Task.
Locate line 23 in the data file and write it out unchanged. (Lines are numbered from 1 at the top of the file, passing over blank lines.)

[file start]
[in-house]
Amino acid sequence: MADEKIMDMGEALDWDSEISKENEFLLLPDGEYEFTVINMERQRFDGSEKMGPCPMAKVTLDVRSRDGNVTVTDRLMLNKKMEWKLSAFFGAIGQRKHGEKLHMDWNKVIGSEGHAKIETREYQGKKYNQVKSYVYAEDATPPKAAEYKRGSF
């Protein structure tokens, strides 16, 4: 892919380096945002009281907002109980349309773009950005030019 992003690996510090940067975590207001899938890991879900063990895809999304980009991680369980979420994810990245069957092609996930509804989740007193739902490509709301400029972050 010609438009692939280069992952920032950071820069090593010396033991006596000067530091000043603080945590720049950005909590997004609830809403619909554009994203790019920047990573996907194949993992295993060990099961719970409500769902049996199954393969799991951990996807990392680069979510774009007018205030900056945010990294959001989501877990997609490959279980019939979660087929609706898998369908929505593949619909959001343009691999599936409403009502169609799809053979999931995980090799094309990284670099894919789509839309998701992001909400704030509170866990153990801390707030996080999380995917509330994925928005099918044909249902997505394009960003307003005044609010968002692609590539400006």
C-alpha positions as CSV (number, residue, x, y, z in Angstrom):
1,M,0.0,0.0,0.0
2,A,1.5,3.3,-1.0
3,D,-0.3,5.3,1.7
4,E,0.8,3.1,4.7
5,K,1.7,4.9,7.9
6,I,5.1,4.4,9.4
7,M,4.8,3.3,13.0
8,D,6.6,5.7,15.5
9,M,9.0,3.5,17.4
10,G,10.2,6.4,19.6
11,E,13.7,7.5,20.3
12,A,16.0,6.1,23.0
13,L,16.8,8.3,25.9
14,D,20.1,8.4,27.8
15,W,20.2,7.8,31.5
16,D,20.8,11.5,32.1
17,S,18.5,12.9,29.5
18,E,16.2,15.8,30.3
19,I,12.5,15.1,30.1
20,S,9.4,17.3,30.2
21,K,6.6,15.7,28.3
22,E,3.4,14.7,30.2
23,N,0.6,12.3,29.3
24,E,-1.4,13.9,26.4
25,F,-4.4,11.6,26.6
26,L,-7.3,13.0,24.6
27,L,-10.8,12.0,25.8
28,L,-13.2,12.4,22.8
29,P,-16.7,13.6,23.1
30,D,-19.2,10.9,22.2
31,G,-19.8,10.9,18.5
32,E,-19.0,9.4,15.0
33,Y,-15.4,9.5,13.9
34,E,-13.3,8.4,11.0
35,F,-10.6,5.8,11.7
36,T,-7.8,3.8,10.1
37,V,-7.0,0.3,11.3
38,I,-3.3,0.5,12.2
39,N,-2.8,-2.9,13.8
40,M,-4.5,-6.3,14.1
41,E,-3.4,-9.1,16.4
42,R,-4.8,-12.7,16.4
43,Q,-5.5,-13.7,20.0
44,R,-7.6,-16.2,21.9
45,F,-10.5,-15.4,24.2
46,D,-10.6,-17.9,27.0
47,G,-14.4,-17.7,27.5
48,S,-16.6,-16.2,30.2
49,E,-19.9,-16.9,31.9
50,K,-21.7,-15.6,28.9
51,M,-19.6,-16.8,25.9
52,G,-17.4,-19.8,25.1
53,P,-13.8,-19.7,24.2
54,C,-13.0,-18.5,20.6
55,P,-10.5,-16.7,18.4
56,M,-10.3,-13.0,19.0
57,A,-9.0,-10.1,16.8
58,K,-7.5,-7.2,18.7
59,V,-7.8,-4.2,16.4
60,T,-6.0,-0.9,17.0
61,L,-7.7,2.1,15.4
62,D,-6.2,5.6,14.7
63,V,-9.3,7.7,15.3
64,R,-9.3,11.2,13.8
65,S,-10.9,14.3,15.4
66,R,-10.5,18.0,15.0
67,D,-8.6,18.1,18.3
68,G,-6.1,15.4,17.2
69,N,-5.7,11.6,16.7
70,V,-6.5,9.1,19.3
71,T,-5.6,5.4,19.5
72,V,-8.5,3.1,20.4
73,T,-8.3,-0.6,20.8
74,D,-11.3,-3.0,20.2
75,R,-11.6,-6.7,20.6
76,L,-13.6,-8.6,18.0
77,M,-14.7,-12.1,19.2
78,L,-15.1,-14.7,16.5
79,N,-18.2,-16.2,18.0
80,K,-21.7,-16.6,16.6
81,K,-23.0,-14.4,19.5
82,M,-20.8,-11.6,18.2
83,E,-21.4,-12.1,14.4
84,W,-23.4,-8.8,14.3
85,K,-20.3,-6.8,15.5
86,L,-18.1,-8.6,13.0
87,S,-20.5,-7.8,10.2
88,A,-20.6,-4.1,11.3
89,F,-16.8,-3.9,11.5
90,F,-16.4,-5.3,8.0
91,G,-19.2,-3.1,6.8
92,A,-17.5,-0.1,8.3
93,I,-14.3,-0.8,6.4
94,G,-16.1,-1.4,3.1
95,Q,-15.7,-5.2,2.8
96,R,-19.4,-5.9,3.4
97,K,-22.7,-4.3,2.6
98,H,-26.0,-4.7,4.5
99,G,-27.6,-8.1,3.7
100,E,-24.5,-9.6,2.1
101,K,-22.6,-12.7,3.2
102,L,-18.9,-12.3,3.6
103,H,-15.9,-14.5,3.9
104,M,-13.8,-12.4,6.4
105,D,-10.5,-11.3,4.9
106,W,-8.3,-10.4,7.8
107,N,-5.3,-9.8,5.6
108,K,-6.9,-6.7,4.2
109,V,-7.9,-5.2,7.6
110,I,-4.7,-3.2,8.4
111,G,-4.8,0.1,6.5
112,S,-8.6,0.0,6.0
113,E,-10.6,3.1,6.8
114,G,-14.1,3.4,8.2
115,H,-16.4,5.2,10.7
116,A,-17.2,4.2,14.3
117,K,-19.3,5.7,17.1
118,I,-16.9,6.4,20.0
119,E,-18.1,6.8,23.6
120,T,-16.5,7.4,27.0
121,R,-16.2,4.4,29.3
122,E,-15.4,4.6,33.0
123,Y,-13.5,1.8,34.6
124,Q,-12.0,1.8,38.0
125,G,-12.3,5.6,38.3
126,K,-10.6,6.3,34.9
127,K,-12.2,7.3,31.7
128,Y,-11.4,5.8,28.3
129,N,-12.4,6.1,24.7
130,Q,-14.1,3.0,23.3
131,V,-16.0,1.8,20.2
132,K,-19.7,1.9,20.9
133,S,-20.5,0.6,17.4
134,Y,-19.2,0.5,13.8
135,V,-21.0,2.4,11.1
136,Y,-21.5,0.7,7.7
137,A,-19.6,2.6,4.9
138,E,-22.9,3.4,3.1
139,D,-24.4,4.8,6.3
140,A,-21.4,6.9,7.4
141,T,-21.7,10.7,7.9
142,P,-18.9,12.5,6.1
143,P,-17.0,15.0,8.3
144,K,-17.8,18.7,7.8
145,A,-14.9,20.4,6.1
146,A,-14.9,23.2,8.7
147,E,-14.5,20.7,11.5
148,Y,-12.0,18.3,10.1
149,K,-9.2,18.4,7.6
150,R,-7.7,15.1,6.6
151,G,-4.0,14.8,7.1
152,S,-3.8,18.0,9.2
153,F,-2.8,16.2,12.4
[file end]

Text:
19,I,12.5,15.1,30.1